Spreadsheets for Submissions
by Ann Harth
Have you ever received a 'Dear Author' rejection and found yourself completely mystified? Who are these people?
What did I send to them? When?
As most of us know, rejections are part of the game. If your work is rejected, you will need to send it out
again … and again…. and maybe again. If you have more than one manuscript making the rounds, unless you have a slot
in your forehead and digital memory card, it would be wise to keep clear records.
The method I use has served me well for years. It's simple, but efficient. Since adopting this technique, the
only reason a rejection has stumped me is good old human error. I've forgotten to enter the information. There are
many programs that you can buy or download from the internet that will help you keep track of your wandering work,
but you can do most of it with a simple spreadsheet. I use Microsoft Works, but any of the others will
If you write in more than one genre, you may have to use a different spreadsheet for each. I have seven, but
that could be a little excessive for most. To start, open a spreadsheet and name it: Picture books, middle grade,
novels, articles etc. You will be presented with a table.
Label your first column 'publishers'. This is where you will record the publishers you have
Across the top you can record your manuscripts.
When I send out my manuscript, I date and colour code the appropriate box. I use traffic light colours, as they
were easy for me to remember at first. Yellow is for cautiously hopeful, red is for stop hoping; rejected and green
is for those magnificent acceptances. I have recently added another colour: aqua. This is reserved for the editors
who want to see more of my work.
When I hear back from a publisher, regardless of the reply, I always record the date. It's a good idea to do
this as it will give you an idea of turn around time should you want to submit something else to that
Your submission records can be as simple or as complex as you like. I started with a simple system like this,
but as time went on, I found I needed much more information and I wanted it all on one sheet. The beauty of a
spreadsheet like this is that you can add as much information as you like in that tiny little box. It will
disappear when you press enter and appear again at the top of your grid whenever you click on it. What if you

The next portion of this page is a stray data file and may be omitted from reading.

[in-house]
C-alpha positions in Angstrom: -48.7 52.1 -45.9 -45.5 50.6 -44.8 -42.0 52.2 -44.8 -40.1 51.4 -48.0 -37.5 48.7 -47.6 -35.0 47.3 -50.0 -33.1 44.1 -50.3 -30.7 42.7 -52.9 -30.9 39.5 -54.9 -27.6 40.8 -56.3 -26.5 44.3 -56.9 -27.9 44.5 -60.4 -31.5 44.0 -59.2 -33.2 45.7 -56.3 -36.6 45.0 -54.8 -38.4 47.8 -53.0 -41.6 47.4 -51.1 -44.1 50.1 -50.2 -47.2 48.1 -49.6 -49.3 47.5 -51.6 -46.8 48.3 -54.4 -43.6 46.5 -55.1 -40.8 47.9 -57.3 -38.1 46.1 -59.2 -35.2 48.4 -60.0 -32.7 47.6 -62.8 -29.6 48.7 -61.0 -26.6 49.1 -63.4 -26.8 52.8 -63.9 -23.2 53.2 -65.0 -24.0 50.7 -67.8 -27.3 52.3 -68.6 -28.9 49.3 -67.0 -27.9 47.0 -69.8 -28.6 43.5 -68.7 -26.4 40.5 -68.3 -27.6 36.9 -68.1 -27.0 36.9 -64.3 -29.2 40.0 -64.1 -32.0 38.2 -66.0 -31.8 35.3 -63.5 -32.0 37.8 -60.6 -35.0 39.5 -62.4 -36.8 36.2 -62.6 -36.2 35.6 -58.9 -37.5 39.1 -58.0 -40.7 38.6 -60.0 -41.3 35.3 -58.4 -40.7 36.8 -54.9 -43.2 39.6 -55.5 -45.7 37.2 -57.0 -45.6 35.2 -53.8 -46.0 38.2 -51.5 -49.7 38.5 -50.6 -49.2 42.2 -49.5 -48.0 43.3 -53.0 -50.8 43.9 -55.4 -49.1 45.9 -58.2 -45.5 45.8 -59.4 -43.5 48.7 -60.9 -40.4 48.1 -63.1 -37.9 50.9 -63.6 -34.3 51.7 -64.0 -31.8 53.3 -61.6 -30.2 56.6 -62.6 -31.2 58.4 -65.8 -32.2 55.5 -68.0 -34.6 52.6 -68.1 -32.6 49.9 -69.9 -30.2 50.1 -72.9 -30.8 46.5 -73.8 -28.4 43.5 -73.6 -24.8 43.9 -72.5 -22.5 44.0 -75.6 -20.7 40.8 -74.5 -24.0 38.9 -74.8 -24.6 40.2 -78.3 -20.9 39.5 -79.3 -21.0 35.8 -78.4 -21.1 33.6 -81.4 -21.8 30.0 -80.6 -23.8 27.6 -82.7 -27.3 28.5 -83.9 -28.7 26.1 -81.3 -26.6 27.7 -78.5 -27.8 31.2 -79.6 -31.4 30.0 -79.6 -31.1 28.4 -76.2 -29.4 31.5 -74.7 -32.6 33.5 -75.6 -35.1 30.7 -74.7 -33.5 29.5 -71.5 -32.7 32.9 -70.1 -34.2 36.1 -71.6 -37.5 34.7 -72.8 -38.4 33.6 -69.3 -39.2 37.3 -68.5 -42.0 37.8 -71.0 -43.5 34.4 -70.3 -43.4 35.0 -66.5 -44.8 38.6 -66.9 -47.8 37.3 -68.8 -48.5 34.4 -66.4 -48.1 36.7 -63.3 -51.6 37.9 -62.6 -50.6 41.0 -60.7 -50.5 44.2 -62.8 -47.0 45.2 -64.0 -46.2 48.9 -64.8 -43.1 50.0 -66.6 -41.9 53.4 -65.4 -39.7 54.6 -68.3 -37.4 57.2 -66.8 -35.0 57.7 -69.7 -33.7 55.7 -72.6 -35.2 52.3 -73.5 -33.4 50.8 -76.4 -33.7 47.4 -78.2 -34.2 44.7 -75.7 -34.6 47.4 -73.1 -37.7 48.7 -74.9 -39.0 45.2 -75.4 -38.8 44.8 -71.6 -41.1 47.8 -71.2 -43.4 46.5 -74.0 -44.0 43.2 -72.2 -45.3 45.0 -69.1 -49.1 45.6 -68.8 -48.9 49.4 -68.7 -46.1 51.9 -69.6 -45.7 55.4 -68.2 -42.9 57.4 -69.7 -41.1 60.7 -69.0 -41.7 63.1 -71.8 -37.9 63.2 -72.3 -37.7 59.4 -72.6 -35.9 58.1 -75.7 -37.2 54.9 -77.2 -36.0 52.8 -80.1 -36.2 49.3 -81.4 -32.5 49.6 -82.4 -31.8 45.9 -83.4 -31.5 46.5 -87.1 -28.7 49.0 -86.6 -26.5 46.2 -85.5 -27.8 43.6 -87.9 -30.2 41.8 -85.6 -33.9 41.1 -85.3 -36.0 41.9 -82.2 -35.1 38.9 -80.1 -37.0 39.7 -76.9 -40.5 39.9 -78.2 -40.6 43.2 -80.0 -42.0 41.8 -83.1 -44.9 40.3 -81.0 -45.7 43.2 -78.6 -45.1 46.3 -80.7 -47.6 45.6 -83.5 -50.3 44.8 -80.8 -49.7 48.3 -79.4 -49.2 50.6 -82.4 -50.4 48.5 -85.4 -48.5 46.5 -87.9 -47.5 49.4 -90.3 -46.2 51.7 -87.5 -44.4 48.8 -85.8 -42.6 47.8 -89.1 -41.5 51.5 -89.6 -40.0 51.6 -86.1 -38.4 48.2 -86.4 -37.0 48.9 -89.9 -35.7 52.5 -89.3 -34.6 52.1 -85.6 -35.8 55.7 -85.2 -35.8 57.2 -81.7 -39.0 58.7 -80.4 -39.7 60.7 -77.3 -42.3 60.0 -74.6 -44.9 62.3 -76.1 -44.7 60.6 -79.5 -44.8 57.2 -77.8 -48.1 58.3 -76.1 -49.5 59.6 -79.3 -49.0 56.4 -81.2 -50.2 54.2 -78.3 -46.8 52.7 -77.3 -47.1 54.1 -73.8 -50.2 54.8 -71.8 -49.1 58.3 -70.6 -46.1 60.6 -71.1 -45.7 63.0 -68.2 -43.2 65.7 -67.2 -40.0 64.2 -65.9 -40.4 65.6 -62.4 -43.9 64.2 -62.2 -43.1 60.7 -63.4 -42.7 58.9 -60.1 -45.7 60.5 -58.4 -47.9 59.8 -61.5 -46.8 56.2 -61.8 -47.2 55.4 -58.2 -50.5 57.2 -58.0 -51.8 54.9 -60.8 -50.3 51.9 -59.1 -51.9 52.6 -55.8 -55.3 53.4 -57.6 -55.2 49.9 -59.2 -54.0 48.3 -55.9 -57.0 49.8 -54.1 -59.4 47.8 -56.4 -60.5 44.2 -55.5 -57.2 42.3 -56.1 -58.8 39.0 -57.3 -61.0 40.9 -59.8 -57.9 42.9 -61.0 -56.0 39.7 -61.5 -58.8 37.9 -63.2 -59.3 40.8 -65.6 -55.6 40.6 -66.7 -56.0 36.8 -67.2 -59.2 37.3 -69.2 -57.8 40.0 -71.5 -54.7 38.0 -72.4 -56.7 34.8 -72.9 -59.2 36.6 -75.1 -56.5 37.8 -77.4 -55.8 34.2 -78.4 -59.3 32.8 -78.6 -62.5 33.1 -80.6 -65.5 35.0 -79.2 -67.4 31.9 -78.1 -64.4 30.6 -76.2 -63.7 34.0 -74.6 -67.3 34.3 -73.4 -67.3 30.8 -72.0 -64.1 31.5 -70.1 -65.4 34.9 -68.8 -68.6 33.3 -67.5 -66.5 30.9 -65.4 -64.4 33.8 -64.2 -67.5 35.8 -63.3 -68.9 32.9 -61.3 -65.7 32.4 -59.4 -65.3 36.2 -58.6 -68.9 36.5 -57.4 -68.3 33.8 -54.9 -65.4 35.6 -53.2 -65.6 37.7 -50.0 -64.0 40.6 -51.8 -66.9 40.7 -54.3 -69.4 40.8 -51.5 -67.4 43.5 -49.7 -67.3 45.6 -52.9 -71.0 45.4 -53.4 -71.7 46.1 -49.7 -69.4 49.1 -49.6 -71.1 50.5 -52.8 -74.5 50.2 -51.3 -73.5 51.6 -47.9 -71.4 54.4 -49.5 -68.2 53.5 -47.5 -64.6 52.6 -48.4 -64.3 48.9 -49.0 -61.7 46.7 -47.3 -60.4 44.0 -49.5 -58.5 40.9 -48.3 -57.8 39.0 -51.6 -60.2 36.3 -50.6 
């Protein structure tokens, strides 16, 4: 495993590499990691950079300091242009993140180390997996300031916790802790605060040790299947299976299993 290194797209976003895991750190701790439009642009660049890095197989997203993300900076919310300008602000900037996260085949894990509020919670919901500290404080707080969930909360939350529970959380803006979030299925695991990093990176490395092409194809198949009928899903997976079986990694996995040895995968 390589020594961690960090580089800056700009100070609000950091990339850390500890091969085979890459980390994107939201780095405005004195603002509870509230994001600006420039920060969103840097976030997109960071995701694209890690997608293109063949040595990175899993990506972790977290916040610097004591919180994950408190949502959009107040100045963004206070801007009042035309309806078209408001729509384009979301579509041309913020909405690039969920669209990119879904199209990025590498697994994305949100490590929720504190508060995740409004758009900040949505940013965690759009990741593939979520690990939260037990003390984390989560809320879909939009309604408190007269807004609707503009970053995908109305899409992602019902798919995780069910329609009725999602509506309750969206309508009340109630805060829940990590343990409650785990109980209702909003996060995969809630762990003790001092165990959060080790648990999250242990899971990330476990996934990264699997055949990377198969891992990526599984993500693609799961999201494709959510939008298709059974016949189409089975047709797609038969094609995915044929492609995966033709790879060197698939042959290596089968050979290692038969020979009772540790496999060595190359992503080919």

didn't send a full manuscript? What if you only sent sample chapters or a query? You need to know what you sent and
whether or not they asked you to send more. Other comments that may be useful here are the names of editors
who have invited you to send additional work or who gave you a warm glow as they rejected a specific piece.
Another add-on to this method is potential submissions. Often, I will submit more than one manuscript to the
same publisher (although not at the same time). If this is the case, you already have the publisher's row. You can
simply add a small x in the appropriate box. This will tell you that you may want to send Banshee Baseball to Gofer
Publishers and Underwater at Midnight to Axe Sept Press next.
This is particularly helpful when you get a rejection. As you change the colour of your box from yellow to red,
a tiny, hopeful x next door will catch your eye. "Ahh," you say, "All is not lost. I still haven't tried... "
Once you receive an acceptance for a specific manuscript. Gleefully colour your box green and start a new
folder. Add it to your growing list in another folder labelled 'Accepted Work'. This is where you will keep all
drafts, correspondence and copies of contracts. It's not a bad idea to print at least the contracts and the final
drafts of your work and keep them in a hard file.
Simple, isn't it? This system is basic but foolproof. Back up your spreadsheets and don't forget to fill in the
gaps. Whatever happens, keep submitting. Eventually your yellows will all become green.
Next week: Jack of all Trades -- Branching Out.
© copyright Ann Harth. Ann Harth is a freelance manuscript assessor, copyeditor, proofreader and
ghostwriter as well as a published author. She writes in all genres of children's fiction from picture books to
young adult novels as well as adult fiction and non-fiction. She has successfully completed several text-editing
projects for university students and authors, and is the assistant fiction editor of www.moondance.com, a literary on-line magazine. She is also on the
creative writing staff of www.storydog.com, a website for children.
More information on the freelance services that Ann Harth offers can be found on her website at www.annharth.com.